It is very common for parents to treat electronic media as a wild frontier where nothing can be monitored or controlled.  These parents will either surrender before they even get started and let their children wander free, or (even worse) they might bar the use of electronic media entirely. Neither of these options is necessary and the answer to that is right under our noses.

All of us have a plan for what to do if we are taking our kids to a park, a play, or a big city. We tell them to stay with us (or within our line of sight). We tell them not to talk to strangers. We tell them not to run off somewhere they’ve never been without at least telling us first. We may even tell them what to do if something bad happens. The fact of the matter is that a lot of those same rules apply to their use of digital media as well.

Stay With Us

The jury may be out as to whether the internet counts as a “place” from a legal perspective. But, the analogy stands when we are talking about how to safeguard our kids.

The internet is a seemingly infinite source of places to get into trouble, but we can help limit that by encouraging our kids to stay “with us.” Encouraging them to stay on sites that you have used, or at least understand and recognize, is a great way to keep them safer. It will also help them have a more fulfilling experience on the web.

At the very LEAST you can encourage kids to talk to you about the sites they want to visit. You can go there together and check it out. If it looks… odd.. then you can look around for something else that is safer and suits there needs.

Do they want to play games in their browser?  Send them to Do they want to listen to music? Send them to Spotify. Etc.

For example:  One of my wife’s relatives bought herself a laptop some years ago and wanted to play games on it. She didn’t want to play the latest and greatest, but she wanted some diversions for the long hours while her husband watched golf.

To do this she started searching on the web for “free games” and found a lot of them, but all of them required the installation of a toolbar. This wouldn’t necessarily be a problem if she did it once. But, she did it fifteen separate times. This left her browser all but useless and her hard drive choked with spyware and (likely) viruses. She was miserable because she couldn’t use the web anymore, nor could she play anymore games.

The solution to this? She could have asked me (or just about anyone really) and we could have pointed her to any number of safe websites where you can play browser based games for free without having to give hackers a backdoor to your computer.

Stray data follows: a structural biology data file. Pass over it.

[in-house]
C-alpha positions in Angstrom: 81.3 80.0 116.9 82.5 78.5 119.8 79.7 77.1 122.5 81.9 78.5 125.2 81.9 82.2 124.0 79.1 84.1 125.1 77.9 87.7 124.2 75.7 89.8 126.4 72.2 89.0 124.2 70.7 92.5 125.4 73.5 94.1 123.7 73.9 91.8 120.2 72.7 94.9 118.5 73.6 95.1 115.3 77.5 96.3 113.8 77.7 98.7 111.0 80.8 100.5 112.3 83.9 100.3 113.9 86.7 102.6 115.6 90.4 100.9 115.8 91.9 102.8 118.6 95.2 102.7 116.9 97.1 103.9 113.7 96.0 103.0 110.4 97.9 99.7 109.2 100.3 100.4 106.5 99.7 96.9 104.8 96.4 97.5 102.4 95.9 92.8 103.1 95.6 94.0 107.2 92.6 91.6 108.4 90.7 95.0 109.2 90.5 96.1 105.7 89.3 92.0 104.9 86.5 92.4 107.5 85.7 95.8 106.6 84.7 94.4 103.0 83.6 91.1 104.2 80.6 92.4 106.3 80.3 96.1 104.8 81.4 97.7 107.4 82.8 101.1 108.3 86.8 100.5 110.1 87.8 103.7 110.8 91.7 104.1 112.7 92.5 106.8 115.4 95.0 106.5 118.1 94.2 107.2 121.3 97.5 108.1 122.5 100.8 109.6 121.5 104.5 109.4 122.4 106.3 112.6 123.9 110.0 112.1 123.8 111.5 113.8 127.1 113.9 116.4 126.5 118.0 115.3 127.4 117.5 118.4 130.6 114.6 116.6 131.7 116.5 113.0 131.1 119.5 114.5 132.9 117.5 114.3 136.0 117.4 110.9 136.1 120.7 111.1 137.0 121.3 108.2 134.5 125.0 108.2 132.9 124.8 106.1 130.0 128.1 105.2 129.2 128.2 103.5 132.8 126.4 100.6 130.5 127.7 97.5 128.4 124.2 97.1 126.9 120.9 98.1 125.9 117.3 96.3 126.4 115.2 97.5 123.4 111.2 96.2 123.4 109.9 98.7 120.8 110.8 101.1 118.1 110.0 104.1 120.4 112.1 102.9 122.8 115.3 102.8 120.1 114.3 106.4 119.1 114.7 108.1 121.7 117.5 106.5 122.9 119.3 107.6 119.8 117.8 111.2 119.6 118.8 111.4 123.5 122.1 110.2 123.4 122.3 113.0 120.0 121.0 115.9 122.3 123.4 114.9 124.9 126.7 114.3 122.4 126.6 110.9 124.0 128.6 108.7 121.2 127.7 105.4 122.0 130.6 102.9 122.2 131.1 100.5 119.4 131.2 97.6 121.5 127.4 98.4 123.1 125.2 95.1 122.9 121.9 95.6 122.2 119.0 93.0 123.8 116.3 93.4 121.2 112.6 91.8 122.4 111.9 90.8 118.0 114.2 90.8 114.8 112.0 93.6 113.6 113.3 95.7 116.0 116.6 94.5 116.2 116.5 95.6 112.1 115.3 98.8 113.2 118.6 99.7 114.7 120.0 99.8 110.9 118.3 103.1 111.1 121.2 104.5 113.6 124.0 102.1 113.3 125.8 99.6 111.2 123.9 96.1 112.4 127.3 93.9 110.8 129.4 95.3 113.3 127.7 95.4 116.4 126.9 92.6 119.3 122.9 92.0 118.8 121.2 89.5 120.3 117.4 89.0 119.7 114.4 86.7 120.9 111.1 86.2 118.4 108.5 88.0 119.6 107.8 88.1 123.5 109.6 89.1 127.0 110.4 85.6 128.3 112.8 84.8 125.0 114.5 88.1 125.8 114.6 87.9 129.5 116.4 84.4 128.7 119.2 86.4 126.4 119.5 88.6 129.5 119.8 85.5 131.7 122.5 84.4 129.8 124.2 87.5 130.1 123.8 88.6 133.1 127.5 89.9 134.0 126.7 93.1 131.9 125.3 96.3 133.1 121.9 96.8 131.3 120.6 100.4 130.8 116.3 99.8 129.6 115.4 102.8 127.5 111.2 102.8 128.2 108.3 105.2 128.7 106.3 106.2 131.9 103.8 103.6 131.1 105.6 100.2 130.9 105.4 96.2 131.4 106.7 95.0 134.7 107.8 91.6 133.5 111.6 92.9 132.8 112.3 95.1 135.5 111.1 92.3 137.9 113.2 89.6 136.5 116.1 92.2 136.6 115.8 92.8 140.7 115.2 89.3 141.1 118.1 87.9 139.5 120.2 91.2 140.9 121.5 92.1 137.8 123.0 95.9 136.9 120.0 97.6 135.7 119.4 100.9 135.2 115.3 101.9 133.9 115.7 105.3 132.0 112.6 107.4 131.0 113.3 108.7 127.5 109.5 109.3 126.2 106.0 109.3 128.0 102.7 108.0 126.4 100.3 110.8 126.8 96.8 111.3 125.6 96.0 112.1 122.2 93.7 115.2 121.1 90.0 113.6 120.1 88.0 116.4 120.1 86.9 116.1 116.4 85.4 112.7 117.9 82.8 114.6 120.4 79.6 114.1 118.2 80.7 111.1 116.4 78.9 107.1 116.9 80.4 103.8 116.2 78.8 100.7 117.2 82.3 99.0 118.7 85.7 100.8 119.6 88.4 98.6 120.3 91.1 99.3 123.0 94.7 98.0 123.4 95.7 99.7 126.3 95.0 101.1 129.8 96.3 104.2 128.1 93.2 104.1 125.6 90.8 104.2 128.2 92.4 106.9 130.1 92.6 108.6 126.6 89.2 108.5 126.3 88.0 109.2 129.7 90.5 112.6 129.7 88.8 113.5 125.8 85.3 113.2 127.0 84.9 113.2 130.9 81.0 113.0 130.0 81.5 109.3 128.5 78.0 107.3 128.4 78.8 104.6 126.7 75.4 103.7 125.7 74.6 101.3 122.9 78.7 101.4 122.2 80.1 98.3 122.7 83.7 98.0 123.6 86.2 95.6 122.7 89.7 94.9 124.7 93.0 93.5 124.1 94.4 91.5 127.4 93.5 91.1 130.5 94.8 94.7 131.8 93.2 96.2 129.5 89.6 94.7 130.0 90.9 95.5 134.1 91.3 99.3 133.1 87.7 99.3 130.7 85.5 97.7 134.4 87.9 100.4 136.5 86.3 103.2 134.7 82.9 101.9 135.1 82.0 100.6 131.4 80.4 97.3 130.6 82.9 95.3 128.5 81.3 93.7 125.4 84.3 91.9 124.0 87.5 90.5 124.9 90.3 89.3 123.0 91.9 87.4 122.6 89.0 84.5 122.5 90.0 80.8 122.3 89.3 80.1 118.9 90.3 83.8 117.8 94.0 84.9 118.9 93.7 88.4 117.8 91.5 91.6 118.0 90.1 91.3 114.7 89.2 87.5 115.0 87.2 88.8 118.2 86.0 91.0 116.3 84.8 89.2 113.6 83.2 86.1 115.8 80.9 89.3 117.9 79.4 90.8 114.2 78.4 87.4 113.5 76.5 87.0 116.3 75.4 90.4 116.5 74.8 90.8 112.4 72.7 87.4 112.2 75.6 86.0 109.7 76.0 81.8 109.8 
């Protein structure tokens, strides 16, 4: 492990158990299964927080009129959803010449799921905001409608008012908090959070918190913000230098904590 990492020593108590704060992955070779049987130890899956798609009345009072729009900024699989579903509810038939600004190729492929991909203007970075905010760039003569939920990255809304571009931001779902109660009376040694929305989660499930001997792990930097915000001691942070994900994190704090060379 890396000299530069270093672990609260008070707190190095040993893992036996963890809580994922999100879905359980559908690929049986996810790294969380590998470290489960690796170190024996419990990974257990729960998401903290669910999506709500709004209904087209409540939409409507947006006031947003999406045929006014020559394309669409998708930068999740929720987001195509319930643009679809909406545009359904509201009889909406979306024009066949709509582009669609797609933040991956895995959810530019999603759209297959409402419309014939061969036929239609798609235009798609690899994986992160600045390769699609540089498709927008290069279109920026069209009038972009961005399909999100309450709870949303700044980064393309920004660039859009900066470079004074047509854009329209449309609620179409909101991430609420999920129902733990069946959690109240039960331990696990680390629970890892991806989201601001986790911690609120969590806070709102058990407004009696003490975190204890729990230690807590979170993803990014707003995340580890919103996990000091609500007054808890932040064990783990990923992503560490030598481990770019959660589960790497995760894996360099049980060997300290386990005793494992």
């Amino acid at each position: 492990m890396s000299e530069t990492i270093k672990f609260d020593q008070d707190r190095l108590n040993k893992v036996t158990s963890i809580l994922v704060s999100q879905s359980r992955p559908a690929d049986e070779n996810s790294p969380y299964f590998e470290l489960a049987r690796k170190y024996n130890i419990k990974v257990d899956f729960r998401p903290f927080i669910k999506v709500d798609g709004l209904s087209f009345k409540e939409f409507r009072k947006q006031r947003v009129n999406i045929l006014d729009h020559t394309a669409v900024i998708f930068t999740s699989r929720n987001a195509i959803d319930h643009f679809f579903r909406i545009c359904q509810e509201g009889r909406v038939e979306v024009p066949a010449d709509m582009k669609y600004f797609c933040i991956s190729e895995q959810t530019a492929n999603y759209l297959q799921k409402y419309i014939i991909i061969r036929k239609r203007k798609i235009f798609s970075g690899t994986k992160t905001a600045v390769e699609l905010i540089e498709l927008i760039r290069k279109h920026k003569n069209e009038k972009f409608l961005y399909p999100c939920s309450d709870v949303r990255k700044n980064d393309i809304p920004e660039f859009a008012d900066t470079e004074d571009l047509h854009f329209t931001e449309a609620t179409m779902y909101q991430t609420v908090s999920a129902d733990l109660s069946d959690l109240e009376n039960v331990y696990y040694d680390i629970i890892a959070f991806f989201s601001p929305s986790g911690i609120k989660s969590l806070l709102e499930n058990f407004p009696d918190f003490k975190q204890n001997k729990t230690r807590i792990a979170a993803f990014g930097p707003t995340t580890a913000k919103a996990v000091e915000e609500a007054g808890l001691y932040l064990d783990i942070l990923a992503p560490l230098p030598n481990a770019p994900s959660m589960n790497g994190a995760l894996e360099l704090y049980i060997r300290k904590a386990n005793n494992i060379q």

Don’t Talk to Strangers

We don’t hesitate for a second to tell our kids not to talk to strangers at the park. But, very few of us take the time to help our kids figure out when it is ok to talk people online.  The internet is, largely, anonymous so come communication is ok. This is especially true on message boards and social media networks like Tumblr and Twitter and online games like World of Warcraft and Xbox Live.

A lot of the different sites on the internet are built to encourage engagement and conversation between users. This means that outright banning communicating with people that we “don’t know” is a bad idea.  First off, it ends up being unreasonable in a lot of cases. It also renders a lot of the best parts of the internet completely useless.

Instead, we can follow a few simple guidelines to help encourage healthy communication online.

  • The anonymity of the internet is a powerful thing. We can hide behind our screen names while talking with people online. This alleviates a lot of the challenges and dangers with talking to “strangers.” They can’t pose much danger to you if they have no idea who you are. We can encourage our kids to maintain that anonymity by choosing their screen names and User IDs. Encourage them to choose IDs that don’t identify who they are or share personal details.
  • Another way to preserve the anonymity of the internet is to make sure that our kids use the privacy settings on their online accounts to limit access from people they don’t know. The settings will vary across different sites and game networks, but they can use common sense to limit access to complete strangers.
  • We can also encourage our kids to not share their information as part of their posts online.  This is important because it sounds easier than it is. People can often look at all of your posts in aggregate on various sites. This can give someone a lot of information about you if they dig deep enough.

These are only a few ways we can help our kids maintain their privacy online and while playing games with others and they really aren’t all that different from the way we protect them from harm when we travel in public places. Keeping that comparison in mind should help make the process of keeping our kids safe a bit easier and less overwhelming.

By Stephen Duetzmann

Editor in Chief Founder/EiC Blogger, Podcaster, Video Host RE: games that families can play together.

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